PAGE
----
"So we fix our [spiritual] eyes not on what is seen [with our physical eyes], but on what is unseen [invisible to the human eye], since what is seen [with the naked eye] is temporary, but what is unseen is eternal." 2 Corinthians 4:18
"Faith is the assurance of things hoped for, the conviction of things not seen." Hebrews 11:1
Nothing puts us so intimately in touch with unseen realities as the death of a loved one. Dennis' death nearly six months ago has gently skewed my perspective toward heaven. That's one of the many good things God has brought out of this great grief He has allowed into my life.
When our physical lives go on uninterrupted, day after day, it's easy to lose sight of what is ultimately real. We become so focused on the present moment in our own small corner of the universe that we forget how small a sphere that blip on the radar screen really is. It seems like the whole universe to us, but it's not. And coming to terms with this reality is the only way to peace and joy while we're making our way through this temporary, alien world. It's the only way to experience the life we were created to enjoy.
While Dennis was dying, my friend Sharon was facing her own mortality. She has battled cancer and won, for the time being. But she now lives with the side effects of her treatments and the realization that the cancer might come back. Her perspective on ultimate reality has been an inspiration to me.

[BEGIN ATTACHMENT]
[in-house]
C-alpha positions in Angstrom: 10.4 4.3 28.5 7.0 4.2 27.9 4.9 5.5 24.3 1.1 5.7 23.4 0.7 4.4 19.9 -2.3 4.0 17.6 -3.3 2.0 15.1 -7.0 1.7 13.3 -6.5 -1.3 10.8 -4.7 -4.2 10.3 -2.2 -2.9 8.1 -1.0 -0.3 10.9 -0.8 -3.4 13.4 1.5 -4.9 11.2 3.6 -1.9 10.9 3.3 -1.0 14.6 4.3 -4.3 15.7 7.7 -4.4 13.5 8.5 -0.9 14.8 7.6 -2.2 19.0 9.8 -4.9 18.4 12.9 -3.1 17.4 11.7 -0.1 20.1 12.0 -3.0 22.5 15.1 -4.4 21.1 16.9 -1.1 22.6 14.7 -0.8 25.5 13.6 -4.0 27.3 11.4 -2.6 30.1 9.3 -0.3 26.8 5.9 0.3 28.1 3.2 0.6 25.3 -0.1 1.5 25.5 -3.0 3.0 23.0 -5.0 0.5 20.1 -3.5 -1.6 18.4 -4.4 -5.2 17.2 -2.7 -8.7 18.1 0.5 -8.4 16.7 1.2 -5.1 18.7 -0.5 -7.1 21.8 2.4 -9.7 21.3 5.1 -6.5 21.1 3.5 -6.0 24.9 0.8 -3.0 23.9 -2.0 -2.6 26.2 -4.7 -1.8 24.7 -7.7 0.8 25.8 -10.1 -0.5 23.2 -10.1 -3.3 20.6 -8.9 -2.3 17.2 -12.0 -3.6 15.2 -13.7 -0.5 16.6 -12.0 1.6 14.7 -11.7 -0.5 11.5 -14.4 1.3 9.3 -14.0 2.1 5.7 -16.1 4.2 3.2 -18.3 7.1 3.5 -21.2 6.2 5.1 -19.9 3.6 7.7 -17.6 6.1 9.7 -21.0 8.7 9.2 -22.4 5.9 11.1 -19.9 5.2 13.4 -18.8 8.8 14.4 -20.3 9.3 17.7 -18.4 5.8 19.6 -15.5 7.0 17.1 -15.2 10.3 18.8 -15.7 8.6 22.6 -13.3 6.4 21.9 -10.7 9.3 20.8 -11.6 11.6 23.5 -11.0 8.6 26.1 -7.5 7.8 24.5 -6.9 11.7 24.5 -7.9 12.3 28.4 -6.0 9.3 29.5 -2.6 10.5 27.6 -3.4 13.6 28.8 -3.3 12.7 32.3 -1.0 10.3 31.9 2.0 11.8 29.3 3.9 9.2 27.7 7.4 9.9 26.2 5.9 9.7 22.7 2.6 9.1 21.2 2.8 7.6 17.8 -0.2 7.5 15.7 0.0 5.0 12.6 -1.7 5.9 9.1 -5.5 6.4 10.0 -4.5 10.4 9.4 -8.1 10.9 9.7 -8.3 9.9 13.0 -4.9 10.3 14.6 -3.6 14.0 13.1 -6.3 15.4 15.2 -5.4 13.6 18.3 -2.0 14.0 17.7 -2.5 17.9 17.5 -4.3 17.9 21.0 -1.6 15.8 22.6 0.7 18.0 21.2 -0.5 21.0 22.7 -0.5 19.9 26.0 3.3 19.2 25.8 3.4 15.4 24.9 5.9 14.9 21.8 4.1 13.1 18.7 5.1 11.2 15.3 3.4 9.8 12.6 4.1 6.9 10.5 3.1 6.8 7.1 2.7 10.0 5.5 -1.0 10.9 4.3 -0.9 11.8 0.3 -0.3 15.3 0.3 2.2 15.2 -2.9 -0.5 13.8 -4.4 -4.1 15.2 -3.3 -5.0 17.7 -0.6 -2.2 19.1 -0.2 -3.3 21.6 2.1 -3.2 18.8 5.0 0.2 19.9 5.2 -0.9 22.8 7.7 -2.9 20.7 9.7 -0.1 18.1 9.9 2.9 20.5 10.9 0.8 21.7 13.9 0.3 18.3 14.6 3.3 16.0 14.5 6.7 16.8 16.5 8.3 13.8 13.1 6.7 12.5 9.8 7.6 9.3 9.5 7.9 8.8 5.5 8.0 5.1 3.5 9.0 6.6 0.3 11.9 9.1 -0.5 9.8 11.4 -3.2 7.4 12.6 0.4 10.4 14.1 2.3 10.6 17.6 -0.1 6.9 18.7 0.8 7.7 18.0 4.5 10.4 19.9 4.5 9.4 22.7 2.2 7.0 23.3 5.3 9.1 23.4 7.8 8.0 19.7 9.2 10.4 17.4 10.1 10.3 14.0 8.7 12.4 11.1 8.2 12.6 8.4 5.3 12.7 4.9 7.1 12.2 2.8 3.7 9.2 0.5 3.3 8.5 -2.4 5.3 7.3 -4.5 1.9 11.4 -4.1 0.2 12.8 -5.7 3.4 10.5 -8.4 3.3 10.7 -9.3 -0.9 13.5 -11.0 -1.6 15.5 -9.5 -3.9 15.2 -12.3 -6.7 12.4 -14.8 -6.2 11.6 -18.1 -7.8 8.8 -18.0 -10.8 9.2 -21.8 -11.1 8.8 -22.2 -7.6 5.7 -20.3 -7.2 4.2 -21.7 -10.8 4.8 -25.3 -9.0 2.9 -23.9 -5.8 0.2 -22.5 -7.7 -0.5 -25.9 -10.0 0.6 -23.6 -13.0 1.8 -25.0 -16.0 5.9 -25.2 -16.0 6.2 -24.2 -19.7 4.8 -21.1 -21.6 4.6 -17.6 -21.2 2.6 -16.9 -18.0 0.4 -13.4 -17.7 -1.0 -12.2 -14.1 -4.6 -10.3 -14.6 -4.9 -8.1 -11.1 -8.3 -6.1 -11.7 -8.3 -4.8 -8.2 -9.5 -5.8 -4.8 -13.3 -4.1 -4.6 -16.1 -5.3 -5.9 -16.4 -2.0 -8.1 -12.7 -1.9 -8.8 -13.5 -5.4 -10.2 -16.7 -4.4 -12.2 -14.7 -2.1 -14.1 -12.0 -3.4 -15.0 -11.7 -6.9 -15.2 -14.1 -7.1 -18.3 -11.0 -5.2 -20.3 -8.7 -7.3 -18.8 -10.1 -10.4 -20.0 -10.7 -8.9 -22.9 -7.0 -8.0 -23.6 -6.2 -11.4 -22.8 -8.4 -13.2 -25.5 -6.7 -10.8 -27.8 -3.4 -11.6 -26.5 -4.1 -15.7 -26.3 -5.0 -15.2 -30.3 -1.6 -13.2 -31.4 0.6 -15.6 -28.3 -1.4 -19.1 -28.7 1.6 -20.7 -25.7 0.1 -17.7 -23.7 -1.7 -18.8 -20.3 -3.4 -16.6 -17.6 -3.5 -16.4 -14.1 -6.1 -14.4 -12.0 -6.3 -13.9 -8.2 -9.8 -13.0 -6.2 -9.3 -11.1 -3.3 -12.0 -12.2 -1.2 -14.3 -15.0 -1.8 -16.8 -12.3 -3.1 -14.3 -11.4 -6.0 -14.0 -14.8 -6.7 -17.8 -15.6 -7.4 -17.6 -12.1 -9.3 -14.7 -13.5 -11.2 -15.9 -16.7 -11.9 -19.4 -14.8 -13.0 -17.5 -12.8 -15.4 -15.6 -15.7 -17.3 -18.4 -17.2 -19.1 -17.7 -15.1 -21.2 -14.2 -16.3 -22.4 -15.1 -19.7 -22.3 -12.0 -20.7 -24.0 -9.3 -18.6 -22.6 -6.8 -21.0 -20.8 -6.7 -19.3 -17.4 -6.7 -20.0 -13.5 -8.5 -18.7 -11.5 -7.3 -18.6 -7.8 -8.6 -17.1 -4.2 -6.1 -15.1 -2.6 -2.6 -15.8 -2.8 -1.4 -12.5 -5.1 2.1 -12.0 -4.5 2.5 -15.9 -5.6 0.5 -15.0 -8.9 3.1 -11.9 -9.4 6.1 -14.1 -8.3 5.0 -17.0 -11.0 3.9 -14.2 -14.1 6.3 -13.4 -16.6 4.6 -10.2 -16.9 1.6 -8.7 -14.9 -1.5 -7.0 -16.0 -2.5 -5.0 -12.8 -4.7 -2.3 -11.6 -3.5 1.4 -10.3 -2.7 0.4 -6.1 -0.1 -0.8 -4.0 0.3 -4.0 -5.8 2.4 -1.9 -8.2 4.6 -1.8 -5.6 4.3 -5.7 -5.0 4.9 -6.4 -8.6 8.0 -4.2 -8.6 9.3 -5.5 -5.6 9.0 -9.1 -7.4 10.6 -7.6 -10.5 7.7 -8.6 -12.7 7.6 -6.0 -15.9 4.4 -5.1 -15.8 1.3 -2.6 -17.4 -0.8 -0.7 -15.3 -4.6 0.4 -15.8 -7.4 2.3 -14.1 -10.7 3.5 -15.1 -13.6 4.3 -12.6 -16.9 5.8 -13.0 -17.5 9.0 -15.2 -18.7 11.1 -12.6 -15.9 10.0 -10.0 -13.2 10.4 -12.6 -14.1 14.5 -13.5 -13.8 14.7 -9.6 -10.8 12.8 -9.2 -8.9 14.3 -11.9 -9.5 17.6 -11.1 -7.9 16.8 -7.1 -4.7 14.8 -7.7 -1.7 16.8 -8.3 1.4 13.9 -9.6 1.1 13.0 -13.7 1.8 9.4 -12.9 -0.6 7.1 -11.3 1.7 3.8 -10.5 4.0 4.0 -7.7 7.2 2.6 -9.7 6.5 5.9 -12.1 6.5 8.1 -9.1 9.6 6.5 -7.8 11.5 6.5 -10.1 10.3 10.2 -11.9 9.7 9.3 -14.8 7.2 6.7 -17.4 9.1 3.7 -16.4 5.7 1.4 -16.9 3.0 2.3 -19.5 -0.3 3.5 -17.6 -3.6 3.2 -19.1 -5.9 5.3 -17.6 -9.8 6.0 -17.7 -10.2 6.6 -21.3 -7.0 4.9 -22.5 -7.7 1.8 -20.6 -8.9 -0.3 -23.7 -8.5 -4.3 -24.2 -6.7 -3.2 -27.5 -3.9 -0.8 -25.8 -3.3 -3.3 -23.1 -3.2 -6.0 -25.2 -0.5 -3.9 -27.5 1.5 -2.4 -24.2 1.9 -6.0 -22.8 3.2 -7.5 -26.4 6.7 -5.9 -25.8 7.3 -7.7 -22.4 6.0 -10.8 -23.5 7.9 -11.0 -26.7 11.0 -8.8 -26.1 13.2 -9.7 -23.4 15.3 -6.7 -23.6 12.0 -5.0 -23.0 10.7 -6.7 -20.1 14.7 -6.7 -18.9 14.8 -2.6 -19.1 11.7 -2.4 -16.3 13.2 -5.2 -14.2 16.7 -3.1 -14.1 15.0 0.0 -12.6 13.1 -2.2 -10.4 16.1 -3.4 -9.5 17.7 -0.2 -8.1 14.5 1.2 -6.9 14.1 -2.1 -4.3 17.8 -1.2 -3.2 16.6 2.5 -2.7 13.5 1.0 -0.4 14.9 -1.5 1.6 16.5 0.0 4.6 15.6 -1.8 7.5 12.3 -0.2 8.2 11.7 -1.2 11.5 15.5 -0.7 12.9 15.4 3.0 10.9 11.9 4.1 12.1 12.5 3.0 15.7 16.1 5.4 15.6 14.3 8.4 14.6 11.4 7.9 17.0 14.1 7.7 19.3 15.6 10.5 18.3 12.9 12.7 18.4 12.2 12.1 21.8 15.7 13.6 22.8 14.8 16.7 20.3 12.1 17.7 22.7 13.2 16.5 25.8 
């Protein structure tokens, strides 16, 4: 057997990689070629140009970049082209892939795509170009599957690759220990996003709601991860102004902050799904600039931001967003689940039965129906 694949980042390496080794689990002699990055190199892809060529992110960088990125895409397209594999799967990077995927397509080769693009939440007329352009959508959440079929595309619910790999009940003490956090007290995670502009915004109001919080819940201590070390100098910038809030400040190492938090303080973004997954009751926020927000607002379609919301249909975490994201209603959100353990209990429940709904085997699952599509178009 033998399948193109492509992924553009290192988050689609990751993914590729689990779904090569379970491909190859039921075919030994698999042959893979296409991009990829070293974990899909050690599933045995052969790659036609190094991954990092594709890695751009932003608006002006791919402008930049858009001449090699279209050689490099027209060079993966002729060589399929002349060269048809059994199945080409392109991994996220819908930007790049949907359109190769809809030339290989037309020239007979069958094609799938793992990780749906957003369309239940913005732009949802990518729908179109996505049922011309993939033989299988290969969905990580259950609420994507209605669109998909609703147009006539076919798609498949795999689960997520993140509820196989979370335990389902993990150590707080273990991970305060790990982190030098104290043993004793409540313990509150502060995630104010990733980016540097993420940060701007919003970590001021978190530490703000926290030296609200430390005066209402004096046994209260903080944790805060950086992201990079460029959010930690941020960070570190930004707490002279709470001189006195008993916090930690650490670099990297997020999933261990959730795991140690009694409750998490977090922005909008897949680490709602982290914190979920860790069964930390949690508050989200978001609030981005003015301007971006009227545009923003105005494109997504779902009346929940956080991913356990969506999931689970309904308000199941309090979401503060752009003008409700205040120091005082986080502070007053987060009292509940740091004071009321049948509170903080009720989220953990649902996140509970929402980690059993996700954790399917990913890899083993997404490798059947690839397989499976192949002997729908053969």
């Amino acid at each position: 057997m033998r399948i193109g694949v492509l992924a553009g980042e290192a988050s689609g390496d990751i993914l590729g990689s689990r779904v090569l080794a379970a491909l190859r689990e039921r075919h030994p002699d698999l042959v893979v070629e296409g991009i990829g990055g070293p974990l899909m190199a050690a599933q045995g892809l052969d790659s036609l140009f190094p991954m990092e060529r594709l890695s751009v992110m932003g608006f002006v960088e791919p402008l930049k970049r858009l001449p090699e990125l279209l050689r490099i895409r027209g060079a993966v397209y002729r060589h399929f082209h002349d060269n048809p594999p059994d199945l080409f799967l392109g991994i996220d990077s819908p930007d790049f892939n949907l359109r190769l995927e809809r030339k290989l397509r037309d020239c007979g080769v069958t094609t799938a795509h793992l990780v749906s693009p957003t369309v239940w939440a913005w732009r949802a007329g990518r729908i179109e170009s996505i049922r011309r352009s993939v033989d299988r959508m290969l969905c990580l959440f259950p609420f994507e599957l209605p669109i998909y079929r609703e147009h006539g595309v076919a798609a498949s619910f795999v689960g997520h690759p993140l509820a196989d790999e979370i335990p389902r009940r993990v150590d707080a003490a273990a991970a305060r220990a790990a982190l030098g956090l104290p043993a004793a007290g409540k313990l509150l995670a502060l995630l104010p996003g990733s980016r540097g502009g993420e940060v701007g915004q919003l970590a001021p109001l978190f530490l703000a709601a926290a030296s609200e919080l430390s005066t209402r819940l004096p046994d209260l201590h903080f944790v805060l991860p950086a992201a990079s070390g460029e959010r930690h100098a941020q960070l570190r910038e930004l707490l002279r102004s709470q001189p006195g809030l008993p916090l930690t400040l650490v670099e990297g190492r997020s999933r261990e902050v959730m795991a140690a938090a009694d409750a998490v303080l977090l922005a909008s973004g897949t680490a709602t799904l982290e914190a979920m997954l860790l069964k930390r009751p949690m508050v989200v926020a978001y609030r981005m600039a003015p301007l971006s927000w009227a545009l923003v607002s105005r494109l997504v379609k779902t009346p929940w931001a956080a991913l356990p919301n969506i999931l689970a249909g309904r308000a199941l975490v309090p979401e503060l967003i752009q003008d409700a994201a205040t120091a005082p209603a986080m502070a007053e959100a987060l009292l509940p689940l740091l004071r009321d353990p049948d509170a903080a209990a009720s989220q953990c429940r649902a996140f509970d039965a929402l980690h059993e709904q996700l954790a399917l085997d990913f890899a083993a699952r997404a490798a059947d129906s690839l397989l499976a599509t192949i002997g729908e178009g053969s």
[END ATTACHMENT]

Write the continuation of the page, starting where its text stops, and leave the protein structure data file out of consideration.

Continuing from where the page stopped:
She says, If I look at my life and everything that happens with my lens focused too closely, it is easy to despair. But when I step back, refocus, and look at it in the context of Scripture, of who I am in Christ and His promise that I will share in His inheritance and be with Him eternally, these other things become so small and temporal in comparison.
What I mean to say is that the outcome is the same--my physical body will one day give out. Whether that happens a year from now or 40 years from now, I am still going to a glorious eternal life! Makes me wonder why we fight so hard to stay here (like the Israelites kept looking back to Egypt, rather than go on joyfully to the promised land).
My friend no longer lives for her life down here. She realizes there is a better one ahead, and that reality shines out through her broken body with a clear, eternal light.
In February I wrote about our pilgrimage through the Valley of Baca. My friend is on that pilgrimage and she has turned the Valley of Baca into a place of springs. She is going from strength to strength, and strengthening other pilgrims on the way, because she is looking at the invisible.
If I had to choose one daily devotional to subscribe to it would be the one provided by Open Doors, the ministry organization that cares for persecuted Christians around the world. Every day's message is a refreshing spring to my spirit, and a challenge to remember to look, every day, at the invisible.